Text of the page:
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Title: Developing the 'Theory of Critical Distances' for practical integrity assessment of real-life structural components
Author: Louks, Richard
ISNI:       0000 0004 5992 1357
Awarding Body: University of Sheffield
Current Institution: University of Sheffield
Date of Award: 2016
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This PhD thesis details the research conducted to answer three questions in the field of fracture and fatigue engineering. The opening chapters provide fracture and fatigue background theory as well as a more comprehensive review of the Theory of Critical Distances (TCD), a theory proven to be successful in the assessment of components containing stress concentration features. Chapter 4 details an engineering approach based on the TCD for the static assessment of engineering components containing stress concentrators made of brittle, quasi-brittle and ductile materials; and loaded by any combination of static forces. To validate the method, 1744 experimental data was taken from technical literature is provided in Annex A. Each data was modelled using FE software, the extracted stress data was then post-processed using this reformulation of the TCD. The results obtained were compared to the commonly used Hot-Spot Stress-Method, across the same set of data there was an order of magnitude improvement in accuracy, the TCD Point Method giving an average error less than 30% whilst the HSSM gave an average error greater than 300%. Chapter 5 is concerned with the use of the linear-elastic TCD to assess notched metallic components in the high-cycle fatigue regime at elevated temperatures. Full details of two experimental programmes are provided, notched samples of a low carbon steel C45 and an aluminium alloy A319 T7 was tested, the results are provided in Annex C. Additional experimental data was taken from technical literature to further validate the method. The results showed that the approach was highly accurate with errors falling within ±20%. The 6th Chapter gives account of a study into the combined use of the TCD and the Modified Wöhler Curve Method (MWCM) to accurately and efficiently assess metal engineering components IV containing complex 3D stress raisers experiencing complex load histories that resulted in fatigue failures in the medium- and high-cycle fatigue regime. The method is based on critical plane theory which assumes that fatigue cracks initiate on the material plane experiencing the maximum shear stress amplitude. The method was proven to be successful independent of the stress raiser geometry and the complexity of the load history, typically returning errors of ±20%. Chapters 4-6 each have their individual conclusions and suggestions for further work, chapter 7 gives a summary of the conclusions and chapter 8 provides some suggestions for further work.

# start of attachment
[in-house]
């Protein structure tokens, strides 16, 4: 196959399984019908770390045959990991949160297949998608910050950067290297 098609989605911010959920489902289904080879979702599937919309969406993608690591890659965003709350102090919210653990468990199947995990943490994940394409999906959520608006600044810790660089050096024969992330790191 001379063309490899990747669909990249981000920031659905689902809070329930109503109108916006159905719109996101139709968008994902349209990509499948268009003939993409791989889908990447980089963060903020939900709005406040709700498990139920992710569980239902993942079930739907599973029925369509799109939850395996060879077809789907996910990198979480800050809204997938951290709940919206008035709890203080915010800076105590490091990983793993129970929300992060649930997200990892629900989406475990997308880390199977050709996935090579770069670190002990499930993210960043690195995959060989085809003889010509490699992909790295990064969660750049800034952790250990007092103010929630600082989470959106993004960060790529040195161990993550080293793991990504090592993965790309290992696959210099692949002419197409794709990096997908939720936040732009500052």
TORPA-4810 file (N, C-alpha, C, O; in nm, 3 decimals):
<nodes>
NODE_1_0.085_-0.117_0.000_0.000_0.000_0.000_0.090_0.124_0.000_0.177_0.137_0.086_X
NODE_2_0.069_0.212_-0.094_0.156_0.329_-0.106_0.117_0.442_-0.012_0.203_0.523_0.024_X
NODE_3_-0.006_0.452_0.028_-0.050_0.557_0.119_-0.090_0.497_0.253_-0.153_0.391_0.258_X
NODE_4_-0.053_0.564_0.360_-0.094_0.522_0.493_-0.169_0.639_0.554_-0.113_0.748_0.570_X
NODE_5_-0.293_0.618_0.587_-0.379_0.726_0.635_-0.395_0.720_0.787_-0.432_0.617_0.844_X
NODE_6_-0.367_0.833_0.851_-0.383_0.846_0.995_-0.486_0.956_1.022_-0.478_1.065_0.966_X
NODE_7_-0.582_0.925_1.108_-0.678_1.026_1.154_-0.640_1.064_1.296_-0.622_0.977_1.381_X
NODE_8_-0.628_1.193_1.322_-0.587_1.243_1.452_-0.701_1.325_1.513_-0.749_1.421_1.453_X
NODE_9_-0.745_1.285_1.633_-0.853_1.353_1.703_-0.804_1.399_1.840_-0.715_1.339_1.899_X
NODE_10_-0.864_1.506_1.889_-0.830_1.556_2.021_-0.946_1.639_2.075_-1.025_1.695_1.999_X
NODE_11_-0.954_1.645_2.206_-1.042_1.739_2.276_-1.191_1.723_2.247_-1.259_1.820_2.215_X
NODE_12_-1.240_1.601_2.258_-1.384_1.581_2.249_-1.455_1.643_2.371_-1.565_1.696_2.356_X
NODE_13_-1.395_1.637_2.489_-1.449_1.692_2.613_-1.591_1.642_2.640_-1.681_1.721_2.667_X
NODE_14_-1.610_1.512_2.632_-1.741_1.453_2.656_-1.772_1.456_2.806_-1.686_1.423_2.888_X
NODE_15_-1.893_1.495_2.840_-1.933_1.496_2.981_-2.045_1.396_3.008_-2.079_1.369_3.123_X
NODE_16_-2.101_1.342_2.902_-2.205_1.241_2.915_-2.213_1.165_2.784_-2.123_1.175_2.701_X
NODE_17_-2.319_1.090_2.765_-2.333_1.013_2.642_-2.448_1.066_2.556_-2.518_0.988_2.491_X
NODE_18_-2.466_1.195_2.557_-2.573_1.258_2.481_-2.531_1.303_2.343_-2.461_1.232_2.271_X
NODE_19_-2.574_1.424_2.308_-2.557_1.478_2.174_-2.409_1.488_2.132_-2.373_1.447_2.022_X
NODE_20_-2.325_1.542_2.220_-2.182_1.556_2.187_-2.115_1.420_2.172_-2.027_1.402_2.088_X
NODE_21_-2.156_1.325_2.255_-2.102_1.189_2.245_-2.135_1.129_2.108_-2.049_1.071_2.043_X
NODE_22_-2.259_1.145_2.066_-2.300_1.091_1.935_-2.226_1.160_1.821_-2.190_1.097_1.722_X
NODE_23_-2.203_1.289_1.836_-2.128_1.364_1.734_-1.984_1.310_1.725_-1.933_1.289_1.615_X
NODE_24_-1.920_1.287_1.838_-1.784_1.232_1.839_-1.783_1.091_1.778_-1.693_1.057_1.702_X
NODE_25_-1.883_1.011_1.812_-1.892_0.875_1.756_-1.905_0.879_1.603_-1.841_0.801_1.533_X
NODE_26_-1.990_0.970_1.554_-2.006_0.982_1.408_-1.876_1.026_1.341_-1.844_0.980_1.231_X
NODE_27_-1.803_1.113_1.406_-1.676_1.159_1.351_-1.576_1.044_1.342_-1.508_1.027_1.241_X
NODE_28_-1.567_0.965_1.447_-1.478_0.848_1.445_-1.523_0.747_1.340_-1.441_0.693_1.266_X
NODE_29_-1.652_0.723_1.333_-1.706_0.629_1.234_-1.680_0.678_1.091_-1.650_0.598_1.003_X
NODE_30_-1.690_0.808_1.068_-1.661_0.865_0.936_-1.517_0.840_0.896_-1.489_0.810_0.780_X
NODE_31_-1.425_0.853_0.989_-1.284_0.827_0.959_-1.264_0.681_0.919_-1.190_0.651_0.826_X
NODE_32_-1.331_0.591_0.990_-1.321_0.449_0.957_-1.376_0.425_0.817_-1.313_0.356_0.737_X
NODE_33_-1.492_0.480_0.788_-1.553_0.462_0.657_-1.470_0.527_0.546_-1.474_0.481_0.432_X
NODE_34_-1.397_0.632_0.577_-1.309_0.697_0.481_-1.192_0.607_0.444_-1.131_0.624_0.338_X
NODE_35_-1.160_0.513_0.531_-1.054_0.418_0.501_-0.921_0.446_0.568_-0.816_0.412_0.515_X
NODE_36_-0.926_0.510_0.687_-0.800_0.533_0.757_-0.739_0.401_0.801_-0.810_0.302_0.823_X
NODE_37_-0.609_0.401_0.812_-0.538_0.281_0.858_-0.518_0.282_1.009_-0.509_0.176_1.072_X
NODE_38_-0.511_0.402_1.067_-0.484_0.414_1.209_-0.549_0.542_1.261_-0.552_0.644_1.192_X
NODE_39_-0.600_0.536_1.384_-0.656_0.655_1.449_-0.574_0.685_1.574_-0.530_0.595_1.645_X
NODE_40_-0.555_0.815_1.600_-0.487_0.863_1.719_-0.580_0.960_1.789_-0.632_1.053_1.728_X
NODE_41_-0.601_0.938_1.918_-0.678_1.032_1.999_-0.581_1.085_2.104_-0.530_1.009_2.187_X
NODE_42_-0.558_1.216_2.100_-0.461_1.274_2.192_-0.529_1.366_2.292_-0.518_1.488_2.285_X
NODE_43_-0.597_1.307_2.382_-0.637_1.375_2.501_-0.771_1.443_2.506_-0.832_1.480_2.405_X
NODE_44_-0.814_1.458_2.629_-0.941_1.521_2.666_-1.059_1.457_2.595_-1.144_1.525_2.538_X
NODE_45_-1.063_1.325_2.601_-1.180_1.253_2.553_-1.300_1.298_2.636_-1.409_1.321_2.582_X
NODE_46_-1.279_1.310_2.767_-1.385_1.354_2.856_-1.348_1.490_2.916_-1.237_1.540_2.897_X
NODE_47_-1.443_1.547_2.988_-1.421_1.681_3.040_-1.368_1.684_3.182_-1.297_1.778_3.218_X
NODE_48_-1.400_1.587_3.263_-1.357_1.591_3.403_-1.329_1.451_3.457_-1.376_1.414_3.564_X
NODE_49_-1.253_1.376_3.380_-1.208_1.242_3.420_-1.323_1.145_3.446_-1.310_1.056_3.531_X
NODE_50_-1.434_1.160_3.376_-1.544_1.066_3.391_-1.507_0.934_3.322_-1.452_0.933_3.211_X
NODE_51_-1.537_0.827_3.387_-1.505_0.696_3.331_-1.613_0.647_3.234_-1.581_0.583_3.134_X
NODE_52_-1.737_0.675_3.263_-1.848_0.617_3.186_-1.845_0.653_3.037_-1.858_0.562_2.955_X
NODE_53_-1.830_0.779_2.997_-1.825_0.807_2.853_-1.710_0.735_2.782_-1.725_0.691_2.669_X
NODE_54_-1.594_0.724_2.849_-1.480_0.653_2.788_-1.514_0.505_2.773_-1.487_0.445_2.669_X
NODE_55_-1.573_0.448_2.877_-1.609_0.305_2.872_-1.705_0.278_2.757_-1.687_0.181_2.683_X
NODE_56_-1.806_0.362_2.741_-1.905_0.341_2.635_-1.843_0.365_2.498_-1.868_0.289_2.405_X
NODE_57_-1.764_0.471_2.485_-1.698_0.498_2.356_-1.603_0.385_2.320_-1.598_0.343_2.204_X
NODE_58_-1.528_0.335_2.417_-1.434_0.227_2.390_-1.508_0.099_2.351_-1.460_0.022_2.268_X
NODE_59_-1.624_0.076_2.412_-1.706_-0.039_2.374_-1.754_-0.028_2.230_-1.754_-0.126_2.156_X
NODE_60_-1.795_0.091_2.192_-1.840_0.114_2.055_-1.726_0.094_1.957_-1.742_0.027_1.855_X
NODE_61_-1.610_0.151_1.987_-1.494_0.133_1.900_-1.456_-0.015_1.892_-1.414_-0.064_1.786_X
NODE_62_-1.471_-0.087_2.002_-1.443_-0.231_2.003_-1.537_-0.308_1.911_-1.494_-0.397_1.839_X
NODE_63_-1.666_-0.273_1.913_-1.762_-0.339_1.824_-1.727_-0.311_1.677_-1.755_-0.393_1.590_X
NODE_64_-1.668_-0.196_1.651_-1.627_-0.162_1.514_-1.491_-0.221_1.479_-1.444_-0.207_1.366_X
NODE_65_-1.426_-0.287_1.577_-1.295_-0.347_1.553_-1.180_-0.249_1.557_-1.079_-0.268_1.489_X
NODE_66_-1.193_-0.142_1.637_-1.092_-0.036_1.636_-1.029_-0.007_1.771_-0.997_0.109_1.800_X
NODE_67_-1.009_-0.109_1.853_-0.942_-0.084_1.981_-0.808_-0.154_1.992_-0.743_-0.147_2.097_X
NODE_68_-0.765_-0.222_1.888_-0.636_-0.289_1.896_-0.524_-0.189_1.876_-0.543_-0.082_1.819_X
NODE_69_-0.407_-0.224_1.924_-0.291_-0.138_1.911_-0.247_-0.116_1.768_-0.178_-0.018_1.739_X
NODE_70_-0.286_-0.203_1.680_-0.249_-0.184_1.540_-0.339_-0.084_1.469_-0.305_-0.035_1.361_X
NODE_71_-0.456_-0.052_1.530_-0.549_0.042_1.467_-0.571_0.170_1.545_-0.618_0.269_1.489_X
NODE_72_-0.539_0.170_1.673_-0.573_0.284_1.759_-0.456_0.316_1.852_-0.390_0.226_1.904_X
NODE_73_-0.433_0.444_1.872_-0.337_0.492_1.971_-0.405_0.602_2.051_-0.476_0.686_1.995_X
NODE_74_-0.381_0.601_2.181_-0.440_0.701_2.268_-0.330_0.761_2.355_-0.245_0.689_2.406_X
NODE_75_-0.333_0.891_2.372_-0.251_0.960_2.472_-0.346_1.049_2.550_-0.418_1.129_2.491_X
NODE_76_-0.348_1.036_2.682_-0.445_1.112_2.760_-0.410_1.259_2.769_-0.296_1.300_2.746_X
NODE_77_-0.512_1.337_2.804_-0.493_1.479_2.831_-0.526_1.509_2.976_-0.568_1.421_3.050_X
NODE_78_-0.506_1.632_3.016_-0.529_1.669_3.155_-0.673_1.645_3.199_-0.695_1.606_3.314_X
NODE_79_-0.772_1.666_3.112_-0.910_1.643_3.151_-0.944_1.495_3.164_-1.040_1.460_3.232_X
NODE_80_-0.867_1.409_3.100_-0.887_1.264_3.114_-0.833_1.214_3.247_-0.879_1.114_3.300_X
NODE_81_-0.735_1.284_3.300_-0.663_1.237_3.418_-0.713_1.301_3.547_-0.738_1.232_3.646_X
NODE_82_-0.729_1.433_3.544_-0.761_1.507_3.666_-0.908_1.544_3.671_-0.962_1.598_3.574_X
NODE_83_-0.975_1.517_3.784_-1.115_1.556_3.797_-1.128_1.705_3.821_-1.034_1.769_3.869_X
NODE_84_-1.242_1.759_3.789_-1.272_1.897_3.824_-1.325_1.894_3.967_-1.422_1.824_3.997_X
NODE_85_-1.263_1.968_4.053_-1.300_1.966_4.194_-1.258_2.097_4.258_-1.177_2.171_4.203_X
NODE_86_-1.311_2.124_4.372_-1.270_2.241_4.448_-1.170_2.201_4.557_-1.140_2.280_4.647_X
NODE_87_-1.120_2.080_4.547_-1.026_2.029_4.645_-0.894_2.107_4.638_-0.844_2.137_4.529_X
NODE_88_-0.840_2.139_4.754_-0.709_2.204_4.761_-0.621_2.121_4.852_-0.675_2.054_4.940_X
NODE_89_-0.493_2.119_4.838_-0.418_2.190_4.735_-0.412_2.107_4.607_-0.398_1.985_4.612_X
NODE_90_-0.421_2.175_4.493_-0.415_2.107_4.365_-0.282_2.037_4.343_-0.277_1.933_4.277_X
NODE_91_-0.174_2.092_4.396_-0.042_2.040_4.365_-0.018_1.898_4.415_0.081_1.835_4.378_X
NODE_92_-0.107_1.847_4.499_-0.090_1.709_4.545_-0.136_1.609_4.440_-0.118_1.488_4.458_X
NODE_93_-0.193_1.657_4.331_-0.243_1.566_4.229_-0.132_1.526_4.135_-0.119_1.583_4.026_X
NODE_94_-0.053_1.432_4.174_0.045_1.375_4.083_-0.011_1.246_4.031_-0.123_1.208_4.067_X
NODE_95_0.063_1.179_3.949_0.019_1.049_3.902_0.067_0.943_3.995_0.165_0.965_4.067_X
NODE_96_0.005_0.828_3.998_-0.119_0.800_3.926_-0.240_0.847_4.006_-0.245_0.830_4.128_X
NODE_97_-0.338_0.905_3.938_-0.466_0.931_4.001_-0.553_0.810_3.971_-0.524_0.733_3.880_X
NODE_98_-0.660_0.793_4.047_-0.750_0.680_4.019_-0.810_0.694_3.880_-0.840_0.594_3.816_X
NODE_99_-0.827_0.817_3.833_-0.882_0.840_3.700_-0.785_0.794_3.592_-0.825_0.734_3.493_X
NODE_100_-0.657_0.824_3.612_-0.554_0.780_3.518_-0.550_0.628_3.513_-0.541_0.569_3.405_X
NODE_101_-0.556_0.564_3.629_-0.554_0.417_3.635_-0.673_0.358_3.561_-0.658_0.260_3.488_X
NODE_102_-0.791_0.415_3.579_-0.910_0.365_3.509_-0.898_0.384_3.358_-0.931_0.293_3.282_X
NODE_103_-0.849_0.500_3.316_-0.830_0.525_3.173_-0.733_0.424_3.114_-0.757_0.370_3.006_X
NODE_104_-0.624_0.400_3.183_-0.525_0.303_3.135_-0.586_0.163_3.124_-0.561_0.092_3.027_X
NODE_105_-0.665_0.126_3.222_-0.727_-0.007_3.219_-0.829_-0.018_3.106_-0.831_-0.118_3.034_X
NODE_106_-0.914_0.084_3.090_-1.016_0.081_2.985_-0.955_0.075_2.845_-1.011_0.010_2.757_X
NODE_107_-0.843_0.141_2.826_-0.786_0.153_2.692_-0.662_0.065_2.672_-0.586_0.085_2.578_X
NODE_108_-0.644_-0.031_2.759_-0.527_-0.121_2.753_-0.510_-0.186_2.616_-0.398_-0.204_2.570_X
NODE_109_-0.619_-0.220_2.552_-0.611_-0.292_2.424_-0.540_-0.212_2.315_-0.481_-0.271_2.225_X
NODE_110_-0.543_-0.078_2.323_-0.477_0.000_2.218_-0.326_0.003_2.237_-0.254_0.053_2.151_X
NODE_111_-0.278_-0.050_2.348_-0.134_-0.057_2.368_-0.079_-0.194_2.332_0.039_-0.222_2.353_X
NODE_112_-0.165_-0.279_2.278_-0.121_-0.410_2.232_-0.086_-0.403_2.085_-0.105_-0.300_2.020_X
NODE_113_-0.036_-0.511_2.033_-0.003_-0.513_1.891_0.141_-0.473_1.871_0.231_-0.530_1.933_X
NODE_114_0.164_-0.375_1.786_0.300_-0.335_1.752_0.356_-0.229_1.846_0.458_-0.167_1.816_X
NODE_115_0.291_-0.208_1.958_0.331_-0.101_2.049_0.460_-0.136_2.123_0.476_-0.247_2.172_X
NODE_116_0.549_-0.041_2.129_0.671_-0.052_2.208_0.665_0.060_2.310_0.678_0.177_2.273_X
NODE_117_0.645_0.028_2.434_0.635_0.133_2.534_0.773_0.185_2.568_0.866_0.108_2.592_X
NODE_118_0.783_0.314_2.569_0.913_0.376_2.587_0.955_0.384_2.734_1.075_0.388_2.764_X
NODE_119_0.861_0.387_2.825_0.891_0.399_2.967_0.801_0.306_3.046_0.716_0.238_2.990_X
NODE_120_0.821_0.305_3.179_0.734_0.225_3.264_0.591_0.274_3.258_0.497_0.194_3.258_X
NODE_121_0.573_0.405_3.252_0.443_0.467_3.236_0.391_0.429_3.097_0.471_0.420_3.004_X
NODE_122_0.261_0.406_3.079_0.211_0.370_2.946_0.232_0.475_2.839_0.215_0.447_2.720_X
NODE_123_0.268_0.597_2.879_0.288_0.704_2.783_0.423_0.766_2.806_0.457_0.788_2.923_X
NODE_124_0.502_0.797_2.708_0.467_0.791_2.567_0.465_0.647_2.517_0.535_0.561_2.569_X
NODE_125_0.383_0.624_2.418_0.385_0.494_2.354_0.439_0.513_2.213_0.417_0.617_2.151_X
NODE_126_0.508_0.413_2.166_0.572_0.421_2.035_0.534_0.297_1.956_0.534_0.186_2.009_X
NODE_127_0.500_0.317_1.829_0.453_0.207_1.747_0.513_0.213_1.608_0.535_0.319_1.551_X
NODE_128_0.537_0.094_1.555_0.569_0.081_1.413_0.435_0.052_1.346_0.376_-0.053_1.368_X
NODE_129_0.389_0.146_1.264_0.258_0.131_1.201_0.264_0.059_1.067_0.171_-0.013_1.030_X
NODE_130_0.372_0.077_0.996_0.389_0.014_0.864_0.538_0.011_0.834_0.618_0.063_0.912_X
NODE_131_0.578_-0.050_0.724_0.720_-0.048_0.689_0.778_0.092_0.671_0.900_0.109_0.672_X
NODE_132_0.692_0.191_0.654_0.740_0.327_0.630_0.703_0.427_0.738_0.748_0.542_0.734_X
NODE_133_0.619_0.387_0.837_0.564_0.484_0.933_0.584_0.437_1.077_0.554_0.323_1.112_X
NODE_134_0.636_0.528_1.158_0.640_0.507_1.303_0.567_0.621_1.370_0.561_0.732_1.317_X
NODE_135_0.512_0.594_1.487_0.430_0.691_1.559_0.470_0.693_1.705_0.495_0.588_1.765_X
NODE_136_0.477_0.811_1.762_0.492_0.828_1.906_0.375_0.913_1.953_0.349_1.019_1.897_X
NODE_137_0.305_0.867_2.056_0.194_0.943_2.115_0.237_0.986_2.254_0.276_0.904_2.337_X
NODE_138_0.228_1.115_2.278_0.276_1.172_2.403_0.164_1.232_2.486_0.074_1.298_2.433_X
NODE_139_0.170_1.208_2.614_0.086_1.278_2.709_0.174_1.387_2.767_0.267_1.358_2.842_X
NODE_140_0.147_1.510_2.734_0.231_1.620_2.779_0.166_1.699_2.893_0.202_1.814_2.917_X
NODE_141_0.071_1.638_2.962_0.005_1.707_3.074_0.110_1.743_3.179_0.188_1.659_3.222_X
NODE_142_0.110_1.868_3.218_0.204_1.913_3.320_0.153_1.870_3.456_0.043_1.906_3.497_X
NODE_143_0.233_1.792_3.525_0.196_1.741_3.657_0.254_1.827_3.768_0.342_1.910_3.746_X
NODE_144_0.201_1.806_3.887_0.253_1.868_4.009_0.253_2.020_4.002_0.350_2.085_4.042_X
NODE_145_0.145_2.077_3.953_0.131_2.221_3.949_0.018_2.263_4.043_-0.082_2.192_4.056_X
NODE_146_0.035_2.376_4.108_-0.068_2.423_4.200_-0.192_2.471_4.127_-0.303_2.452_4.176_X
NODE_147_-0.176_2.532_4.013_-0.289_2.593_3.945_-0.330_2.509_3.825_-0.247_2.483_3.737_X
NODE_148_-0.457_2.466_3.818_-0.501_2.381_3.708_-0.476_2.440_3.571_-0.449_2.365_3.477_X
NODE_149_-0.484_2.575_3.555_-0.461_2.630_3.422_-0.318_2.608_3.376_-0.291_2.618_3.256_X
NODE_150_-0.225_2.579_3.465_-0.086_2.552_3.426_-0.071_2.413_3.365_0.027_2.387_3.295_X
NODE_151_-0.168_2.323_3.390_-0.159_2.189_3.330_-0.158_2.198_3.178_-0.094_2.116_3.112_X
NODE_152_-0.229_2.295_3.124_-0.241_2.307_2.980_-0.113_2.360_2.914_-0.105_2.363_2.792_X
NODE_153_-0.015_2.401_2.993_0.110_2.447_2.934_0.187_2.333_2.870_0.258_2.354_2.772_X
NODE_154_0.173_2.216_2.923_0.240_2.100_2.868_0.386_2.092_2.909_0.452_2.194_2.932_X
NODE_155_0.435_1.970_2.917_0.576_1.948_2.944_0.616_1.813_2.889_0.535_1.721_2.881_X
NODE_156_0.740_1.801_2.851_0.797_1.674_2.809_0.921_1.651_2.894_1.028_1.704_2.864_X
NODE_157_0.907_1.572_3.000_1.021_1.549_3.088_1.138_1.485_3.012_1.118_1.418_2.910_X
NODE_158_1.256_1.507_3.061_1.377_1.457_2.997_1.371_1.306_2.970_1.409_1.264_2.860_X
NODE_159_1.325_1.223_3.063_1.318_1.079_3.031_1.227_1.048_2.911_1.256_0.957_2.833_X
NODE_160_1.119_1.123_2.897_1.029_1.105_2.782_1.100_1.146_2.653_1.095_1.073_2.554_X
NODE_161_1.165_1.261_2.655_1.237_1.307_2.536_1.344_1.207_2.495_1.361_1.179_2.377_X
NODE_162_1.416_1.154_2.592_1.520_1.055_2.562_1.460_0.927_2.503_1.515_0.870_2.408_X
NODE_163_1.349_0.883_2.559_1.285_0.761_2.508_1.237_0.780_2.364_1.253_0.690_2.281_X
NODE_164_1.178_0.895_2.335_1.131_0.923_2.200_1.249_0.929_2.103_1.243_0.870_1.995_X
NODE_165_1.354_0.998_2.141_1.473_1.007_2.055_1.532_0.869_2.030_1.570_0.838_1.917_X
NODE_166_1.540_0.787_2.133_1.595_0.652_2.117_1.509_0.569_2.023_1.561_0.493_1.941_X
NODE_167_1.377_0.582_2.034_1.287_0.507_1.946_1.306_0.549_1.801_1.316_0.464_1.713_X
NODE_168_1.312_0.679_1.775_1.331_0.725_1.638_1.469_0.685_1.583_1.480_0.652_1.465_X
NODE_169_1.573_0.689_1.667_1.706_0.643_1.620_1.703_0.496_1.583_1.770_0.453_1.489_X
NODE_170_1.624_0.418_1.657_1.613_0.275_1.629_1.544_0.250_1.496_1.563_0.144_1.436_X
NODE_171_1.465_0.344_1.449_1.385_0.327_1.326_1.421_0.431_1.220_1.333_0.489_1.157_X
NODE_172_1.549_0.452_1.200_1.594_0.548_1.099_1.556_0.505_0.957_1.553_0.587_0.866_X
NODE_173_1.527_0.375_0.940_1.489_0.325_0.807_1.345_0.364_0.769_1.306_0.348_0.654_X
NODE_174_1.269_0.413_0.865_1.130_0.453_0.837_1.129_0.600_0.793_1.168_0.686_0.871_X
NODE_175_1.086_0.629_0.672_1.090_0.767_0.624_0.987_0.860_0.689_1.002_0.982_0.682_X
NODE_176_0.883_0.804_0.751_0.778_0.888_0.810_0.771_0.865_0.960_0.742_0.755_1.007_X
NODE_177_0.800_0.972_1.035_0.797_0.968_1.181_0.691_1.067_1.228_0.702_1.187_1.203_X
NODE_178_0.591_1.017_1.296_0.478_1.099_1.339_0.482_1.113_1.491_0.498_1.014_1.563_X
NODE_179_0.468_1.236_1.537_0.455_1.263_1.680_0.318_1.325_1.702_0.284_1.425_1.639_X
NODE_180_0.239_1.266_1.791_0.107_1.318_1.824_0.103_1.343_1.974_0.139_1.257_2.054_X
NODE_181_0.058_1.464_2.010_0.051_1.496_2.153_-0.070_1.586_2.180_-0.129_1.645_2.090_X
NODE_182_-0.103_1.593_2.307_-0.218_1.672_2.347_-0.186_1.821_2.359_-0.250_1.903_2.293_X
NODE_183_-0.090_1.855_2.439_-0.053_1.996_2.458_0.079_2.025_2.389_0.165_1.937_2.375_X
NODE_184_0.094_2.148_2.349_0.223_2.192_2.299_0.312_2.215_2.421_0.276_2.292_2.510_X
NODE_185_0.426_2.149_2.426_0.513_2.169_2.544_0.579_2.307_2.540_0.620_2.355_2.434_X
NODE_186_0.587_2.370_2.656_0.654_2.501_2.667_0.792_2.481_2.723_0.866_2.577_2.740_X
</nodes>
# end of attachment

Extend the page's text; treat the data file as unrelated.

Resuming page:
Supervisor: Susmel, Luca ; Askes, Harm Sponsor: Not available
Qualification Name: Thesis (Ph.D.) Qualification Level: Doctoral
EThOS ID:  DOI: Not available